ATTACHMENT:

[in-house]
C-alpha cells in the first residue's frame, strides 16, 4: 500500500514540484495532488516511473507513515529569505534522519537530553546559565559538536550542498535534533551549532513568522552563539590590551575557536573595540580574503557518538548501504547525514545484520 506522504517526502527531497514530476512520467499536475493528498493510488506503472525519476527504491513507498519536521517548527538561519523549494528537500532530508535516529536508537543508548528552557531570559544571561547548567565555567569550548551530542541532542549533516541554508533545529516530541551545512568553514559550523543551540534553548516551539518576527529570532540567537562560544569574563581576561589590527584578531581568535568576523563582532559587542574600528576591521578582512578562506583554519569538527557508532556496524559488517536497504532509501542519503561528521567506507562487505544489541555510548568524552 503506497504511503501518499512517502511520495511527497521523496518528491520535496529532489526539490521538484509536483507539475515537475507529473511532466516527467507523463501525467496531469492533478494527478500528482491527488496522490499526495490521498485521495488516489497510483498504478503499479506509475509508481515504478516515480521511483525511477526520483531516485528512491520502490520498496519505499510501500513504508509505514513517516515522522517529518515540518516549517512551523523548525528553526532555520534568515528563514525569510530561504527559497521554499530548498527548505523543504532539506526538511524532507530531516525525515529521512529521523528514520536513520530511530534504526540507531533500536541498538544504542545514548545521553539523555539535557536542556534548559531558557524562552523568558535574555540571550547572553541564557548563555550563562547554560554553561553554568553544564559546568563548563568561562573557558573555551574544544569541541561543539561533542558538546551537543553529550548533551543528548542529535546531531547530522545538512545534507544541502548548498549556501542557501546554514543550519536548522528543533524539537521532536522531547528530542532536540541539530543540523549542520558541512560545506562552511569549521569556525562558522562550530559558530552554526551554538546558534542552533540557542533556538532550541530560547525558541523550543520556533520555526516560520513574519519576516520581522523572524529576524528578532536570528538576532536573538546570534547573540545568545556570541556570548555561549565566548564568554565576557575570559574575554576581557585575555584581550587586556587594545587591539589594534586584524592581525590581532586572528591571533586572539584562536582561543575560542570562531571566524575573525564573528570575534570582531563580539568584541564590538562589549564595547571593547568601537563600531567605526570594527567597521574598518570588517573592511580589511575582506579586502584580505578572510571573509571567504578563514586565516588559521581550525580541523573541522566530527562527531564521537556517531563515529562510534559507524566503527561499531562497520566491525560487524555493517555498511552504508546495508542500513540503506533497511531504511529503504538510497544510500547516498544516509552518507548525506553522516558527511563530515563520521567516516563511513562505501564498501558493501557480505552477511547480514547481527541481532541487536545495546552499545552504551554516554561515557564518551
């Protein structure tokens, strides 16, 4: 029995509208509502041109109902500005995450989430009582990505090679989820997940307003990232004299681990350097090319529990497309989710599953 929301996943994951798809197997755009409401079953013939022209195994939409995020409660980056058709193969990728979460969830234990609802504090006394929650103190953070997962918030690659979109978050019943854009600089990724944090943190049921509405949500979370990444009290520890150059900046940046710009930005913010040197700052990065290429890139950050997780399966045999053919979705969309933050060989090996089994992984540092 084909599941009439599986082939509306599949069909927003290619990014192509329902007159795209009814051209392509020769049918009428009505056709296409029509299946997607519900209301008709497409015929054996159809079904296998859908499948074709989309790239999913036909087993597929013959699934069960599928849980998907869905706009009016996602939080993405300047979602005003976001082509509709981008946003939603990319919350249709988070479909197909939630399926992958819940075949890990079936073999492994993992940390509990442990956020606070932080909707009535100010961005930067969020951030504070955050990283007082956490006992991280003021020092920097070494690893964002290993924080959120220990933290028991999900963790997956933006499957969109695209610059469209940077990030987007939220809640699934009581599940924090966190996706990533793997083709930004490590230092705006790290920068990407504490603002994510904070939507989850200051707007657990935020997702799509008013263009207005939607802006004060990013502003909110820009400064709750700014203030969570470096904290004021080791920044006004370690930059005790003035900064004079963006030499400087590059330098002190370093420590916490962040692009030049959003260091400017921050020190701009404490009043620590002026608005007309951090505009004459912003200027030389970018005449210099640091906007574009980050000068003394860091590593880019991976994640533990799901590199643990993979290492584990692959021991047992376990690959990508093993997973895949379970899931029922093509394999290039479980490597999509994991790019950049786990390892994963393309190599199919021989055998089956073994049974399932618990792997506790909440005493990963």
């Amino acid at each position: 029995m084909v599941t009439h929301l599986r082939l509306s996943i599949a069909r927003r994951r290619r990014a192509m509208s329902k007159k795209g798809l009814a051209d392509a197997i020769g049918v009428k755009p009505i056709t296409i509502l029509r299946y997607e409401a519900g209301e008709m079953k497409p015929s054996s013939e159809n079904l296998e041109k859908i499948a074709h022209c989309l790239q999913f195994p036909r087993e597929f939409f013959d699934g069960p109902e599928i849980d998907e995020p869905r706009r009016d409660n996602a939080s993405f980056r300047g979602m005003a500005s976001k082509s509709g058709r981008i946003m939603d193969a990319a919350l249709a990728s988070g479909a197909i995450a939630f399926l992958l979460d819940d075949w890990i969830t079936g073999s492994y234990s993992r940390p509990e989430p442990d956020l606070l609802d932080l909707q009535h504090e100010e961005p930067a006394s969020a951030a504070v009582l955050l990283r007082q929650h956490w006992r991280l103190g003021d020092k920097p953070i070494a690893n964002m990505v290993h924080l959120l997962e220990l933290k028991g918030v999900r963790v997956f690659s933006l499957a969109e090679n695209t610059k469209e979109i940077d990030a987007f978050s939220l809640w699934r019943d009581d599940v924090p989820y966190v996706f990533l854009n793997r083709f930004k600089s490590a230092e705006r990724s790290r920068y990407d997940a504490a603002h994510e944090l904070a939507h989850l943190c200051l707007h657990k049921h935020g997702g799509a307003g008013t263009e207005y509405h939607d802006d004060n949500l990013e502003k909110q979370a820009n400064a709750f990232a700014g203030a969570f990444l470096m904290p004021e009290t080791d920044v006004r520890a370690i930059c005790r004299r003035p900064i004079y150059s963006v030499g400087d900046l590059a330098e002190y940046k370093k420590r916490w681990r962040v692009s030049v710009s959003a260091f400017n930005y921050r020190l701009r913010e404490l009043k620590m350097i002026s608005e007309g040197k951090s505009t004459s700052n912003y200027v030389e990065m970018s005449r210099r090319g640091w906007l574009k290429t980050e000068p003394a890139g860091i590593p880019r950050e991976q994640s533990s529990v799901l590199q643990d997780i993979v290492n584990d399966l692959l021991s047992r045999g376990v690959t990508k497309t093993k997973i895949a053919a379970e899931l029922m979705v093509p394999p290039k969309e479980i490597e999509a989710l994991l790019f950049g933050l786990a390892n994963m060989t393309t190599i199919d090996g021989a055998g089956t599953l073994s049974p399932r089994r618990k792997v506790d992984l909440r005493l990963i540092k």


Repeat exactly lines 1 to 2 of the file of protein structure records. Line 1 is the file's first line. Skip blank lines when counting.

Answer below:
[in-house]
C-alpha cells in the first residue's frame, strides 16, 4: 500500500514540484495532488516511473507513515529569505534522519537530553546559565559538536550542498535534533551549532513568522552563539590590551575557536573595540580574503557518538548501504547525514545484520 506522504517526502527531497514530476512520467499536475493528498493510488506503472525519476527504491513507498519536521517548527538561519523549494528537500532530508535516529536508537543508548528552557531570559544571561547548567565555567569550548551530542541532542549533516541554508533545529516530541551545512568553514559550523543551540534553548516551539518576527529570532540567537562560544569574563581576561589590527584578531581568535568576523563582532559587542574600528576591521578582512578562506583554519569538527557508532556496524559488517536497504532509501542519503561528521567506507562487505544489541555510548568524552 503506497504511503501518499512517502511520495511527497521523496518528491520535496529532489526539490521538484509536483507539475515537475507529473511532466516527467507523463501525467496531469492533478494527478500528482491527488496522490499526495490521498485521495488516489497510483498504478503499479506509475509508481515504478516515480521511483525511477526520483531516485528512491520502490520498496519505499510501500513504508509505514513517516515522522517529518515540518516549517512551523523548525528553526532555520534568515528563514525569510530561504527559497521554499530548498527548505523543504532539506526538511524532507530531516525525515529521512529521523528514520536513520530511530534504526540507531533500536541498538544504542545514548545521553539523555539535557536542556534548559531558557524562552523568558535574555540571550547572553541564557548563555550563562547554560554553561553554568553544564559546568563548563568561562573557558573555551574544544569541541561543539561533542558538546551537543553529550548533551543528548542529535546531531547530522545538512545534507544541502548548498549556501542557501546554514543550519536548522528543533524539537521532536522531547528530542532536540541539530543540523549542520558541512560545506562552511569549521569556525562558522562550530559558530552554526551554538546558534542552533540557542533556538532550541530560547525558541523550543520556533520555526516560520513574519519576516520581522523572524529576524528578532536570528538576532536573538546570534547573540545568545556570541556570548555561549565566548564568554565576557575570559574575554576581557585575555584581550587586556587594545587591539589594534586584524592581525590581532586572528591571533586572539584562536582561543575560542570562531571566524575573525564573528570575534570582531563580539568584541564590538562589549564595547571593547568601537563600531567605526570594527567597521574598518570588517573592511580589511575582506579586502584580505578572510571573509571567504578563514586565516588559521581550525580541523573541522566530527562527531564521537556517531563515529562510534559507524566503527561499531562497520566491525560487524555493517555498511552504508546495508542500513540503506533497511531504511529503504538510497544510500547516498544516509552518507548525506553522516558527511563530515563520521567516516563511513562505501564498501558493501557480505552477511547480514547481527541481532541487536545495546552499545552504551554516554561515557564518551